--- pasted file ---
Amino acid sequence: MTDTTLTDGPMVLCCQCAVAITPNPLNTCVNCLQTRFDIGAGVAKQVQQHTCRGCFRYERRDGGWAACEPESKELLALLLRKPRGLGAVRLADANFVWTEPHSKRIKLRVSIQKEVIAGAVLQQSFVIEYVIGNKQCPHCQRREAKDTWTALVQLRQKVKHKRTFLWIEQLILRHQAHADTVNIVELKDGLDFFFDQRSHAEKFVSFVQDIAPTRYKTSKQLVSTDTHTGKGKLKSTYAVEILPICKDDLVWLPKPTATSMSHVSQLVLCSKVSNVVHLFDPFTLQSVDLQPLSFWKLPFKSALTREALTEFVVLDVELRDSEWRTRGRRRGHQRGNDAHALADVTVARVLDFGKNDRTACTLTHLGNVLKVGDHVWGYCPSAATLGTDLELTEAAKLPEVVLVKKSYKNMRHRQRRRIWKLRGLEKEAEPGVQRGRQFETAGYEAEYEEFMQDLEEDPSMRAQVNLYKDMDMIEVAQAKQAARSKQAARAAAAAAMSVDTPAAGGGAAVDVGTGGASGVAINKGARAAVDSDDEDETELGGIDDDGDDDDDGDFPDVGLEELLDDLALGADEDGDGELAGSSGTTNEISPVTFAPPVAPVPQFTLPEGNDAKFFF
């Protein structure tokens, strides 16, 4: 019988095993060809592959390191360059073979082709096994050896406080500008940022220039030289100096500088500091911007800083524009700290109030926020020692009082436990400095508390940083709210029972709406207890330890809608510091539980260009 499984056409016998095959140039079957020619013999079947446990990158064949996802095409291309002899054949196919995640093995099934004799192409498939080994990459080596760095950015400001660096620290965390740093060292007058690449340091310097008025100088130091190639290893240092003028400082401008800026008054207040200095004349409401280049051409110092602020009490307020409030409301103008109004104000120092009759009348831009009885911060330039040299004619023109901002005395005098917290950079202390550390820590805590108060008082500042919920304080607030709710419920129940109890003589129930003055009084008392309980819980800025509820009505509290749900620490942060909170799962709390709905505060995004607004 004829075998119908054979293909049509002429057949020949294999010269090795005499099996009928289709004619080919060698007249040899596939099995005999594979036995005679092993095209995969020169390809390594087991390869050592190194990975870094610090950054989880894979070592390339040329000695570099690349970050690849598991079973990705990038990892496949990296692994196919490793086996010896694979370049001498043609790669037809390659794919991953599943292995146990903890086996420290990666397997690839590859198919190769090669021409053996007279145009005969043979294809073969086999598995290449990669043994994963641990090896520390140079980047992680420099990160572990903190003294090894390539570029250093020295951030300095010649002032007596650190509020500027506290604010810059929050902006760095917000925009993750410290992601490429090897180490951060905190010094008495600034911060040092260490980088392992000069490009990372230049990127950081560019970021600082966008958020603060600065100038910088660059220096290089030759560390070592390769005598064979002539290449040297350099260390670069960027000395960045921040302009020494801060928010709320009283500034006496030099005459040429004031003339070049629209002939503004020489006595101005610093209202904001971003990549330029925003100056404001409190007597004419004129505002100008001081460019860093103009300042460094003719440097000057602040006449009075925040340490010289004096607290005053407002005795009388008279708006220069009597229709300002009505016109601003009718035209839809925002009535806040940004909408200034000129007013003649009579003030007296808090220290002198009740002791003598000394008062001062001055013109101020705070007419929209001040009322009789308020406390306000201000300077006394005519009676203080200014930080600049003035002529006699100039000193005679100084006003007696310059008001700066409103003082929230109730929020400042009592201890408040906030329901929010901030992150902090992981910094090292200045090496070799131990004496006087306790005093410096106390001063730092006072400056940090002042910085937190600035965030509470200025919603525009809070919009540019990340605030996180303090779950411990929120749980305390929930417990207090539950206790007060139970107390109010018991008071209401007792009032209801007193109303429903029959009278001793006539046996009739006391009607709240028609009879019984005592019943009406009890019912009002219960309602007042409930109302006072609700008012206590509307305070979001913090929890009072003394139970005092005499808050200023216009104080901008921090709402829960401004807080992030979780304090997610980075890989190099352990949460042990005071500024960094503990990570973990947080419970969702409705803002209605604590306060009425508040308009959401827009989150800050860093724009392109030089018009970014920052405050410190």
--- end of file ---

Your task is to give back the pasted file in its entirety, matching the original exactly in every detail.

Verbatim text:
Amino acid sequence: MTDTTLTDGPMVLCCQCAVAITPNPLNTCVNCLQTRFDIGAGVAKQVQQHTCRGCFRYERRDGGWAACEPESKELLALLLRKPRGLGAVRLADANFVWTEPHSKRIKLRVSIQKEVIAGAVLQQSFVIEYVIGNKQCPHCQRREAKDTWTALVQLRQKVKHKRTFLWIEQLILRHQAHADTVNIVELKDGLDFFFDQRSHAEKFVSFVQDIAPTRYKTSKQLVSTDTHTGKGKLKSTYAVEILPICKDDLVWLPKPTATSMSHVSQLVLCSKVSNVVHLFDPFTLQSVDLQPLSFWKLPFKSALTREALTEFVVLDVELRDSEWRTRGRRRGHQRGNDAHALADVTVARVLDFGKNDRTACTLTHLGNVLKVGDHVWGYCPSAATLGTDLELTEAAKLPEVVLVKKSYKNMRHRQRRRIWKLRGLEKEAEPGVQRGRQFETAGYEAEYEEFMQDLEEDPSMRAQVNLYKDMDMIEVAQAKQAARSKQAARAAAAAAMSVDTPAAGGGAAVDVGTGGASGVAINKGARAAVDSDDEDETELGGIDDDGDDDDDGDFPDVGLEELLDDLALGADEDGDGELAGSSGTTNEISPVTFAPPVAPVPQFTLPEGNDAKFFF
């Protein structure tokens, strides 16, 4: 019988095993060809592959390191360059073979082709096994050896406080500008940022220039030289100096500088500091911007800083524009700290109030926020020692009082436990400095508390940083709210029972709406207890330890809608510091539980260009 499984056409016998095959140039079957020619013999079947446990990158064949996802095409291309002899054949196919995640093995099934004799192409498939080994990459080596760095950015400001660096620290965390740093060292007058690449340091310097008025100088130091190639290893240092003028400082401008800026008054207040200095004349409401280049051409110092602020009490307020409030409301103008109004104000120092009759009348831009009885911060330039040299004619023109901002005395005098917290950079202390550390820590805590108060008082500042919920304080607030709710419920129940109890003589129930003055009084008392309980819980800025509820009505509290749900620490942060909170799962709390709905505060995004607004 004829075998119908054979293909049509002429057949020949294999010269090795005499099996009928289709004619080919060698007249040899596939099995005999594979036995005679092993095209995969020169390809390594087991390869050592190194990975870094610090950054989880894979070592390339040329000695570099690349970050690849598991079973990705990038990892496949990296692994196919490793086996010896694979370049001498043609790669037809390659794919991953599943292995146990903890086996420290990666397997690839590859198919190769090669021409053996007279145009005969043979294809073969086999598995290449990669043994994963641990090896520390140079980047992680420099990160572990903190003294090894390539570029250093020295951030300095010649002032007596650190509020500027506290604010810059929050902006760095917000925009993750410290992601490429090897180490951060905190010094008495600034911060040092260490980088392992000069490009990372230049990127950081560019970021600082966008958020603060600065100038910088660059220096290089030759560390070592390769005598064979002539290449040297350099260390670069960027000395960045921040302009020494801060928010709320009283500034006496030099005459040429004031003339070049629209002939503004020489006595101005610093209202904001971003990549330029925003100056404001409190007597004419004129505002100008001081460019860093103009300042460094003719440097000057602040006449009075925040340490010289004096607290005053407002005795009388008279708006220069009597229709300002009505016109601003009718035209839809925002009535806040940004909408200034000129007013003649009579003030007296808090220290002198009740002791003598000394008062001062001055013109101020705070007419929209001040009322009789308020406390306000201000300077006394005519009676203080200014930080600049003035002529006699100039000193005679100084006003007696310059008001700066409103003082929230109730929020400042009592201890408040906030329901929010901030992150902090992981910094090292200045090496070799131990004496006087306790005093410096106390001063730092006072400056940090002042910085937190600035965030509470200025919603525009809070919009540019990340605030996180303090779950411990929120749980305390929930417990207090539950206790007060139970107390109010018991008071209401007792009032209801007193109303429903029959009278001793006539046996009739006391009607709240028609009879019984005592019943009406009890019912009002219960309602007042409930109302006072609700008012206590509307305070979001913090929890009072003394139970005092005499808050200023216009104080901008921090709402829960401004807080992030979780304090997610980075890989190099352990949460042990005071500024960094503990990570973990947080419970969702409705803002209605604590306060009425508040308009959401827009989150800050860093724009392109030089018009970014920052405050410190």